Election 2012: What Happens If It's a Tie?

election map
(CBN)

With just five days before the election, polls show the race is a dead heat. CBN News' Jennifer Wishon spoke with election expert Brian Darling, with the Heritage Foundation, about some of the unusual possibilities for this year's race:

Could we have a candidate who wins the popular vote in the election, but does not end up being president of the United States?

Darling: Yes, and it's happened in the past. Because our system is set up, we live in a federalist country. We live in a country where the states have powers and the states do have a vote.

The Electoral College is set up where every state cast their votes—they cast them all together. It's a winner-take-all with the exception of two states: Maine and Nebraska. So, it is possible and it's happened where you've had candidates lose the popular vote but win the election.

Are we in a situation where we could see a tie on election night or a tie within the Electoral College?

Darling: Yes, and it hasn't happened since the 1800s. It would happen if we had 269 electoral votes for President Obama, 269 votes for Gov. Romney. Then it would be kicked to Congress and the House of Representatives. State by state would vote on the president of the United States.

And as constituted now, Republicans have a very big upper hand in the House of Representatives so Mitt Romney would win if the House were to determine who the president of the United States were to be.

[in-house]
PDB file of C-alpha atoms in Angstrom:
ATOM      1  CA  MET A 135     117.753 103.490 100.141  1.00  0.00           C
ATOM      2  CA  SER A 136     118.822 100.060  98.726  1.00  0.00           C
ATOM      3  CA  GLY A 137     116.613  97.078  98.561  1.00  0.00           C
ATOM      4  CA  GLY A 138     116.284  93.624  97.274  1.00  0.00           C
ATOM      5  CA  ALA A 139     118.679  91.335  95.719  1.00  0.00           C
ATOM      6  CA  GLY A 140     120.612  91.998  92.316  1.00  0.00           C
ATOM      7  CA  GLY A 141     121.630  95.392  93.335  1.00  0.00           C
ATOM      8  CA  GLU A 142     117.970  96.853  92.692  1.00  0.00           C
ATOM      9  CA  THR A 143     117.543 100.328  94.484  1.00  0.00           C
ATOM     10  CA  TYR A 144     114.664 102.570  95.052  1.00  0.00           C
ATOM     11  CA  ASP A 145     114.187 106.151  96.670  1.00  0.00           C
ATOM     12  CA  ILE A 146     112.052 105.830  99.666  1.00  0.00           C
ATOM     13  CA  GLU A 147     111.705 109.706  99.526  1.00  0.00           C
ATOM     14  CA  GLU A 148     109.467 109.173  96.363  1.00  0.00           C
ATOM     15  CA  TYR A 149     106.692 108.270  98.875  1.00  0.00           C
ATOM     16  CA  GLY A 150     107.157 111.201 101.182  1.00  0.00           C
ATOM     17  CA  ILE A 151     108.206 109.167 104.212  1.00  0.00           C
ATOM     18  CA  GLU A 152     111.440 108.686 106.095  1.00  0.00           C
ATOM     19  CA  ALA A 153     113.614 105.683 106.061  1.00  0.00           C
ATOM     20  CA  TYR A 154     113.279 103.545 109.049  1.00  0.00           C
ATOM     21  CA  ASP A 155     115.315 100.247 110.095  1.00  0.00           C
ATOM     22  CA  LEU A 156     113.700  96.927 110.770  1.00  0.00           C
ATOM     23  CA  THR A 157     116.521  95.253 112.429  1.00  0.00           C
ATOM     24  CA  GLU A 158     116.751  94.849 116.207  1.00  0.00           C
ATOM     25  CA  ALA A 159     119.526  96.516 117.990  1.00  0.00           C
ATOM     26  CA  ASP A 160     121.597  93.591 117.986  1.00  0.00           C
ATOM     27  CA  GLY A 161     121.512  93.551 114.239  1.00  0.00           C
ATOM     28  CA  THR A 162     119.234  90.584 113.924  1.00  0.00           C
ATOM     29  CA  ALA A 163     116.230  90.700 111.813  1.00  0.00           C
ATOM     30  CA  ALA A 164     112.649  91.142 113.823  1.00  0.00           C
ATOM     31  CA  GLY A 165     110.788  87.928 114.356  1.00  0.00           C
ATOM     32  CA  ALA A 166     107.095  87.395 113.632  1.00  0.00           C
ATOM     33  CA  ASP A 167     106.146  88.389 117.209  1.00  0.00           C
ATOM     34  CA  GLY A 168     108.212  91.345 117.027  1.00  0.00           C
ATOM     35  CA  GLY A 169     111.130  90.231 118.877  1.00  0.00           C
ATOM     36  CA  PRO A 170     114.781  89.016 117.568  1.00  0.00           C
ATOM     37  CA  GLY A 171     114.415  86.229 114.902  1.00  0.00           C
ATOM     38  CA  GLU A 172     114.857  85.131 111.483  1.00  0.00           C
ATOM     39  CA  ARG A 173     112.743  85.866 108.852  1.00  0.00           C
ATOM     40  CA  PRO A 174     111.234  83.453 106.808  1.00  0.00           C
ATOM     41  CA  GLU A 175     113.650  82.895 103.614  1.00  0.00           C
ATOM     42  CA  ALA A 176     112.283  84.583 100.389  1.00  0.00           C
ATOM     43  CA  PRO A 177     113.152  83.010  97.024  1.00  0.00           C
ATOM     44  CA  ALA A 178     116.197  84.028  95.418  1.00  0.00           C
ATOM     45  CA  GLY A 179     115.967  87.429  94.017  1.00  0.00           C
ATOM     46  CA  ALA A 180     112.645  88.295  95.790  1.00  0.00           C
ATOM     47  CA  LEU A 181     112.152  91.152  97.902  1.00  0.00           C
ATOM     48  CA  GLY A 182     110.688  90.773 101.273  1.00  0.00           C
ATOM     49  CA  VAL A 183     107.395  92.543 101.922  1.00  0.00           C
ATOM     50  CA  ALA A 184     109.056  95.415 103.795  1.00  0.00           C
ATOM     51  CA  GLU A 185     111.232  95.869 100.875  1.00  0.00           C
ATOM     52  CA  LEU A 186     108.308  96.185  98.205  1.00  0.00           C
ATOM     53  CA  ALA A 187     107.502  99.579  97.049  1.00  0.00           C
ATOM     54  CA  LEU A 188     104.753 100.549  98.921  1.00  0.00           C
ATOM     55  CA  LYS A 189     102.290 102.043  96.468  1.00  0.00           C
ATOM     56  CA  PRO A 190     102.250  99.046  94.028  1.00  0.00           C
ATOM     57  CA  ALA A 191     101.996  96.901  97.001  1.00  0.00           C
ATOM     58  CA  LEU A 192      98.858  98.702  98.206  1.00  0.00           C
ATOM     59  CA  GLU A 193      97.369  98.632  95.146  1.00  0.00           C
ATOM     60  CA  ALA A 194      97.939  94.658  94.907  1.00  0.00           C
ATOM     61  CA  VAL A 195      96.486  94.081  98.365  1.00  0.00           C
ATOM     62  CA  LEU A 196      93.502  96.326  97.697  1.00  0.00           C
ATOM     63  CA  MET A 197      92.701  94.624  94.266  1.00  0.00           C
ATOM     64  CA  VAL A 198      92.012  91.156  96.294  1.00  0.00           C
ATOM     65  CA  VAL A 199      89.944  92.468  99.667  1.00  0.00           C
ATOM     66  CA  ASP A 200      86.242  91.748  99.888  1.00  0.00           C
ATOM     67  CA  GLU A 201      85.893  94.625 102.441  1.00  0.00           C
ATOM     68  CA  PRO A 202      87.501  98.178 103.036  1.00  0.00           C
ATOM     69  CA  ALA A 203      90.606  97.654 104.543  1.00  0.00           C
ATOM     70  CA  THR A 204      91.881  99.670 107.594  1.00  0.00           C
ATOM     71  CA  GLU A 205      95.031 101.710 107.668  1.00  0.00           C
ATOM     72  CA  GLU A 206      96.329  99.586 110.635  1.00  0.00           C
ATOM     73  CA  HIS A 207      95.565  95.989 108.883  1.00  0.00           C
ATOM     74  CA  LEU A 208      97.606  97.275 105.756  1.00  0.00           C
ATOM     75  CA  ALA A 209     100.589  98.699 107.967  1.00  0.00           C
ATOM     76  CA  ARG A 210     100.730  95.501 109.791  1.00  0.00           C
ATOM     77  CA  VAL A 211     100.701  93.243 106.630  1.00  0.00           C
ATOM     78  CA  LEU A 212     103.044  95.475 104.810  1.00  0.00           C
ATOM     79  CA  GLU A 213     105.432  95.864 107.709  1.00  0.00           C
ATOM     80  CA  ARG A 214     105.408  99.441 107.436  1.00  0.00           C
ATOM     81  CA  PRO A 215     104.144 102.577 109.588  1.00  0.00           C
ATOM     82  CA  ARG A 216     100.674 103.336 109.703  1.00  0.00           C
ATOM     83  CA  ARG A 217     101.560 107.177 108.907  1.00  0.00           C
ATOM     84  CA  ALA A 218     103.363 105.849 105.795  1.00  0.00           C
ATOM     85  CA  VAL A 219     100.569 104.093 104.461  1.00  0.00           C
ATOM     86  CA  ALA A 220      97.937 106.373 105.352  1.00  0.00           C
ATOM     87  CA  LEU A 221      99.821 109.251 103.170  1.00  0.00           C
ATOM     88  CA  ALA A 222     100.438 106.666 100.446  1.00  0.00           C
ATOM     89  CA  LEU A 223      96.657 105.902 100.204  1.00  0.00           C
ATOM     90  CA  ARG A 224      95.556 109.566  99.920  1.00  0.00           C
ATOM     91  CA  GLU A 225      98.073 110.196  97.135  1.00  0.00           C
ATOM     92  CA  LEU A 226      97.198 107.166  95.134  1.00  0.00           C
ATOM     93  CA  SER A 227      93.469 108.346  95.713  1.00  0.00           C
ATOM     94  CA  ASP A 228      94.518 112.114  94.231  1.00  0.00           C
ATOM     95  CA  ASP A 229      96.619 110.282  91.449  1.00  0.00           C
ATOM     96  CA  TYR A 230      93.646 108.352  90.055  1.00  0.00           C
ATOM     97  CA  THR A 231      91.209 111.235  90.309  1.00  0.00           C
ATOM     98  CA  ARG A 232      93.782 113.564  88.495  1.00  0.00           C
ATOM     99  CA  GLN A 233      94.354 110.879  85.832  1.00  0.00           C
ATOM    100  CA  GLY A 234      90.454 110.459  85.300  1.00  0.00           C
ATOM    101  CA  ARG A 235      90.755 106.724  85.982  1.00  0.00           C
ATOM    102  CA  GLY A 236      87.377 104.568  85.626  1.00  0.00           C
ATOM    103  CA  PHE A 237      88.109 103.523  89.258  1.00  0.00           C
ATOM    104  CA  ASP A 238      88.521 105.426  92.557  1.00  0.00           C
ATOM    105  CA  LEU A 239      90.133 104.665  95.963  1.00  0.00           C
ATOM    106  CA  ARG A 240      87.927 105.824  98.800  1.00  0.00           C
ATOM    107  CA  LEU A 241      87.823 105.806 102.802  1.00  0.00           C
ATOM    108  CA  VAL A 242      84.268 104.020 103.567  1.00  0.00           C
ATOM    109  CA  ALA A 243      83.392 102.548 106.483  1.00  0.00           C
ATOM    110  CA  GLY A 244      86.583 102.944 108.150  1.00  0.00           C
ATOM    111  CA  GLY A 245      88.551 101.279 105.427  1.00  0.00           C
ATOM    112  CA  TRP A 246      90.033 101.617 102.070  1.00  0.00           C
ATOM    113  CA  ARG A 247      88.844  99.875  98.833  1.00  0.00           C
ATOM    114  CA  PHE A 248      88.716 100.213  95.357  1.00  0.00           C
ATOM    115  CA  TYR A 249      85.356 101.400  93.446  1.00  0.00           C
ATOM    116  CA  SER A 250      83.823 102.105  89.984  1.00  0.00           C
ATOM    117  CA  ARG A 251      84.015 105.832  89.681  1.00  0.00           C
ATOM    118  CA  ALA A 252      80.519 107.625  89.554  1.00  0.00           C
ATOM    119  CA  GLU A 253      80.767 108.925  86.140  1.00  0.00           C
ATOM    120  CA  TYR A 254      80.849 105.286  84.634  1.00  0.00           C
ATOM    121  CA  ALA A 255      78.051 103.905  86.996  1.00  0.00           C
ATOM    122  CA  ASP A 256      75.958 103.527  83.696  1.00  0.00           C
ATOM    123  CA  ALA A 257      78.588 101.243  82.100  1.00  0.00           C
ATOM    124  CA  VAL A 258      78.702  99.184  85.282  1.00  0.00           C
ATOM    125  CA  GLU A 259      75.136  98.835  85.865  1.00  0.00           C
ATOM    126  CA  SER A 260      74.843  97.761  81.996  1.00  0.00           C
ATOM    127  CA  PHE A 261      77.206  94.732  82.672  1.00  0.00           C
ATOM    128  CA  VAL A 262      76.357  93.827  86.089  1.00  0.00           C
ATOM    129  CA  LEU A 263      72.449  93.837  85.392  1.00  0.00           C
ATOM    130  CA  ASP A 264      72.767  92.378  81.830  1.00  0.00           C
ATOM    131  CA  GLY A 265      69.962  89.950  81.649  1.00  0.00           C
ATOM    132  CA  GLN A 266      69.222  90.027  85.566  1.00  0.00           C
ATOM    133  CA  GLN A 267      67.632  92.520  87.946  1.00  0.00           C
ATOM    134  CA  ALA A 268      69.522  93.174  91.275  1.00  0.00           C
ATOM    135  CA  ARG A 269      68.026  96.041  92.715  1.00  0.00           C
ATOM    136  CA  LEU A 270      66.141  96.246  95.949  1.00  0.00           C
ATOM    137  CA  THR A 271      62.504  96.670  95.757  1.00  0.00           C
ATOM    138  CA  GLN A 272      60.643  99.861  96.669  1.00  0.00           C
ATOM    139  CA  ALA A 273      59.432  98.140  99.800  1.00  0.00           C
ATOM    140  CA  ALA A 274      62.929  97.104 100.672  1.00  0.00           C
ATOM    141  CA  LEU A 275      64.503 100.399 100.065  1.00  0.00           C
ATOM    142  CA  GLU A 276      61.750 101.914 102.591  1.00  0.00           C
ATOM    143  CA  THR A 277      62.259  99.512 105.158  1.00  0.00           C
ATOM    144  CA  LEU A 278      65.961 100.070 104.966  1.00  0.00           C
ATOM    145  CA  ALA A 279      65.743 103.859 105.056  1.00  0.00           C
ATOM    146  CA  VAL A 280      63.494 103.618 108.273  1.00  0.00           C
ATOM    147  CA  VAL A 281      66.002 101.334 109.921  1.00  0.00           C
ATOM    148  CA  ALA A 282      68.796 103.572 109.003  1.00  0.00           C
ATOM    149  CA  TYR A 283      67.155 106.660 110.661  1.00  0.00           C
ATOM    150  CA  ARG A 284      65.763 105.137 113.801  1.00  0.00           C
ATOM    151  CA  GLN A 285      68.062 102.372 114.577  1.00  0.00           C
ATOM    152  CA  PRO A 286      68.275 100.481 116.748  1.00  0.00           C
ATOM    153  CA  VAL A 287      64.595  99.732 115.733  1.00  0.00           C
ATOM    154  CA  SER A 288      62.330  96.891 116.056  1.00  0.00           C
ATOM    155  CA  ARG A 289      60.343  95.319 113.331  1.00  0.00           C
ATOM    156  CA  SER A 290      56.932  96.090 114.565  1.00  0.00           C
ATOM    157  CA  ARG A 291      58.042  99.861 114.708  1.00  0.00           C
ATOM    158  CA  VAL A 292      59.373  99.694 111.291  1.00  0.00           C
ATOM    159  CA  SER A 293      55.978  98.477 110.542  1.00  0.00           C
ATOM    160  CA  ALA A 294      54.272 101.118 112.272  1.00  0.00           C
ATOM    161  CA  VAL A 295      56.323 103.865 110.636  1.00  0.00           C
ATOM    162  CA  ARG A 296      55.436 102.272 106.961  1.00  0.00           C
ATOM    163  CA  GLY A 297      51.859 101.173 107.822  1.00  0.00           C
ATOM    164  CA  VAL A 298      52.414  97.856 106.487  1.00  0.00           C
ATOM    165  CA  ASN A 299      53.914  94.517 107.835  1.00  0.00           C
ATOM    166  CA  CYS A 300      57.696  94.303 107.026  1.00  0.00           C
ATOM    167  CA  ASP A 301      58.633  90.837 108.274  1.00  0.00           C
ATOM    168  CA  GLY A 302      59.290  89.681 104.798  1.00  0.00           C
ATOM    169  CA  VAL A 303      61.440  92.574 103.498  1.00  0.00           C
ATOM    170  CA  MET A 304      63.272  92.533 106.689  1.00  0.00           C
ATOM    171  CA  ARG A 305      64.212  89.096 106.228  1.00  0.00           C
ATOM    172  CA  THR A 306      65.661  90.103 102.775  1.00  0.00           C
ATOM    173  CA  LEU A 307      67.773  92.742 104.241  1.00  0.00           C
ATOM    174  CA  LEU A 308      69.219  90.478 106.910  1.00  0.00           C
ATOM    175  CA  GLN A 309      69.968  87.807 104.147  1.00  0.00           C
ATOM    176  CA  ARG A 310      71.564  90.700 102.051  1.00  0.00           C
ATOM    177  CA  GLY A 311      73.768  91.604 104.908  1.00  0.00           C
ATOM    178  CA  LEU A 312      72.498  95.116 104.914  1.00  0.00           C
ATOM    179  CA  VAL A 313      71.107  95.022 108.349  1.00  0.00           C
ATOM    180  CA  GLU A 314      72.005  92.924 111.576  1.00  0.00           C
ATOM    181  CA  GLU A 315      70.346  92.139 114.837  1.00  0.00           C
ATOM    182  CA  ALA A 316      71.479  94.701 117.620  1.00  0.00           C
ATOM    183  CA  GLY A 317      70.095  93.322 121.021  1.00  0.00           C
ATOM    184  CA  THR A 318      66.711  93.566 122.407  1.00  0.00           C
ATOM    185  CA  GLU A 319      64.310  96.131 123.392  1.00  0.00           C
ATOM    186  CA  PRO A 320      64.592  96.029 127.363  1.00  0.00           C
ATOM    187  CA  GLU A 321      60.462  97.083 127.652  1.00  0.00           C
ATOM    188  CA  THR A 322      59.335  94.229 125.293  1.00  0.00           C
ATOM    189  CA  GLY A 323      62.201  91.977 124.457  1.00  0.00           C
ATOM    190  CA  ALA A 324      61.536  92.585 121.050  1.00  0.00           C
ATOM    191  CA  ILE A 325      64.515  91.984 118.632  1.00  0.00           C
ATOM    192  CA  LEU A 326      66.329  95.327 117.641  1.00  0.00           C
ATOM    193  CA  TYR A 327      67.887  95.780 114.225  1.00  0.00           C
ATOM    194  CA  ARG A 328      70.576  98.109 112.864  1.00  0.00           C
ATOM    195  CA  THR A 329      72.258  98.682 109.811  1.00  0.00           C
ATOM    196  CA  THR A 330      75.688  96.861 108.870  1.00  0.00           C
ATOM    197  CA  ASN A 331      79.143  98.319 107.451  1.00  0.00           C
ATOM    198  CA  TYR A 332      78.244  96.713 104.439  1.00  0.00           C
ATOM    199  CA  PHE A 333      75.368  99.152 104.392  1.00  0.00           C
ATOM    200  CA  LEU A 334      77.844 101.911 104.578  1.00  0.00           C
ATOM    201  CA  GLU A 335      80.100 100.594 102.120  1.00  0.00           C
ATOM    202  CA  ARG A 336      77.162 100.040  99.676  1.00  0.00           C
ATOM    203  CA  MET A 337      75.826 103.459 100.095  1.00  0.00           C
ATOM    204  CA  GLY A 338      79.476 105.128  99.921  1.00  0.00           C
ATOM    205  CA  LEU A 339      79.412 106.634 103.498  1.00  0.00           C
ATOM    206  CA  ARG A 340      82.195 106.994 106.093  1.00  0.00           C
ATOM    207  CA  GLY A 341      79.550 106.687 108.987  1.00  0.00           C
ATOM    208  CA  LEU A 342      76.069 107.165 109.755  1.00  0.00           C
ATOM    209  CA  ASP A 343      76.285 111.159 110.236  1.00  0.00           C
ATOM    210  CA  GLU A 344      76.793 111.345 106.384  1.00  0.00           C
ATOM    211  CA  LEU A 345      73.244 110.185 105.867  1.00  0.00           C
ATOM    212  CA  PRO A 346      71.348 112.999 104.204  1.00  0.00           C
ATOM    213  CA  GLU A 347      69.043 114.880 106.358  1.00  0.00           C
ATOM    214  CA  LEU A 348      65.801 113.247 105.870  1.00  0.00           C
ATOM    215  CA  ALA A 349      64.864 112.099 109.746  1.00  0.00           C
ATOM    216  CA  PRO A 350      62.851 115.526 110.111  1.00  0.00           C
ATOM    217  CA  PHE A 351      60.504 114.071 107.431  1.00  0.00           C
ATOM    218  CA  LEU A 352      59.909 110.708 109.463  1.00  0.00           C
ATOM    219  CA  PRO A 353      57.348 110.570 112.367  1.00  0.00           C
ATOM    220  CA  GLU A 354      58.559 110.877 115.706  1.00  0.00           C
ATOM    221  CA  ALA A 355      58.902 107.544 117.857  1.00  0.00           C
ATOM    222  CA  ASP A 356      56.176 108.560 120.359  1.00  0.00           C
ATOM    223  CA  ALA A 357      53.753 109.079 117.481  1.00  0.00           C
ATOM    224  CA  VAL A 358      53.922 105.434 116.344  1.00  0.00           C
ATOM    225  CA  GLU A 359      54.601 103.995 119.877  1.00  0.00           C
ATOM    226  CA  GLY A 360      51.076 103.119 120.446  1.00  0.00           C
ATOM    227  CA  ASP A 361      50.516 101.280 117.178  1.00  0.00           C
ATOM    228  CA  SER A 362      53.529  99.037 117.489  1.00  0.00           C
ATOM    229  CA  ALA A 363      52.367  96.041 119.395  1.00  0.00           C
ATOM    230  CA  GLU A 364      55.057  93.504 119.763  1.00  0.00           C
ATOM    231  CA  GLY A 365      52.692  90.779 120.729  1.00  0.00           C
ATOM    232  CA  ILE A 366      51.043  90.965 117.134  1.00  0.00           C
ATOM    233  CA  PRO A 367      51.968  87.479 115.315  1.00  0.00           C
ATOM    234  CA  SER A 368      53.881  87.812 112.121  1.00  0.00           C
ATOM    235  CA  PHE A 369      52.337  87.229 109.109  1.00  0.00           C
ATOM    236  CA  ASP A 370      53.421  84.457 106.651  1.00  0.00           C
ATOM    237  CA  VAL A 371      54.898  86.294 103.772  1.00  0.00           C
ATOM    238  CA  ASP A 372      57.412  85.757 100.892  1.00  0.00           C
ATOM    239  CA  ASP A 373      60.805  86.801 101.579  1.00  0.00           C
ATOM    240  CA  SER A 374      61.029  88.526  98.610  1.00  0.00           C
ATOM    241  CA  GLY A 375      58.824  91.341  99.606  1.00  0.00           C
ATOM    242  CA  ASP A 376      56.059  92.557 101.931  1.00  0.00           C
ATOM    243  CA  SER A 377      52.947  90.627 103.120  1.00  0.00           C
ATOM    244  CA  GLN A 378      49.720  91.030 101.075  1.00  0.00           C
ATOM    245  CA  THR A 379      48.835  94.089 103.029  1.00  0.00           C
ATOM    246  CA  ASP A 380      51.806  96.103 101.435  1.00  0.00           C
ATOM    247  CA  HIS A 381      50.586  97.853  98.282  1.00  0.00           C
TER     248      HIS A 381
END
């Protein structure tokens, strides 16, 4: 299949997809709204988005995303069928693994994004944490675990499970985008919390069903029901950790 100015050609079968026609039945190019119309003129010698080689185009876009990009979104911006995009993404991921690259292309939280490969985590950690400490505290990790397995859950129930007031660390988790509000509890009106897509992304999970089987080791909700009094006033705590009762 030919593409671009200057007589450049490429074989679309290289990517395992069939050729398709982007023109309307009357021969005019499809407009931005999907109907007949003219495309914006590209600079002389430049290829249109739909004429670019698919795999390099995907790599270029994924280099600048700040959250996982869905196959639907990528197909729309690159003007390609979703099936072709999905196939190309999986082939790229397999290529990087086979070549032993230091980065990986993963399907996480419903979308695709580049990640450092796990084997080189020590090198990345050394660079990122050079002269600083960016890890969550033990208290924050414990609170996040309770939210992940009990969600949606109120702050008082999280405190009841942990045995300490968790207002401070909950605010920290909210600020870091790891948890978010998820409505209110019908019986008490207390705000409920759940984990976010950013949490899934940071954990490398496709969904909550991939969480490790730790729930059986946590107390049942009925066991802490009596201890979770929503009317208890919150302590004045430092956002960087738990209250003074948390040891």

If you look at the system for vice president, that's a role of the Senate. The vice president is actually the president of the Senate so it's appropriate that the Senate is making this decision.

The Senate would vote and it would look like Joe Biden would have a good chance of winning that Senate election for vice president. So, there is a scenario where you have President Mitt Romney and Vice President Joe Biden.

What are your top three states that you're going to be watching on election night?

Darling: Well, obviously Florida and Ohio are the states that everybody is going to be focusing on to see who wins those big states because it may come down to those two states.

But I'm going to be watching New Hampshire because the returns come in very early in New Hampshire, and if New Hampshire goes very early for Mitt Romney it could be a long night for President Obama.

Also Pennsylvania, it will be fascinating to watch if Pennsylvania is close, if Romney somehow squeaks out a victory, or if it's called very early in the evening for President Obama because that would be a warning sign for the Romney campaign that they may be in trouble.

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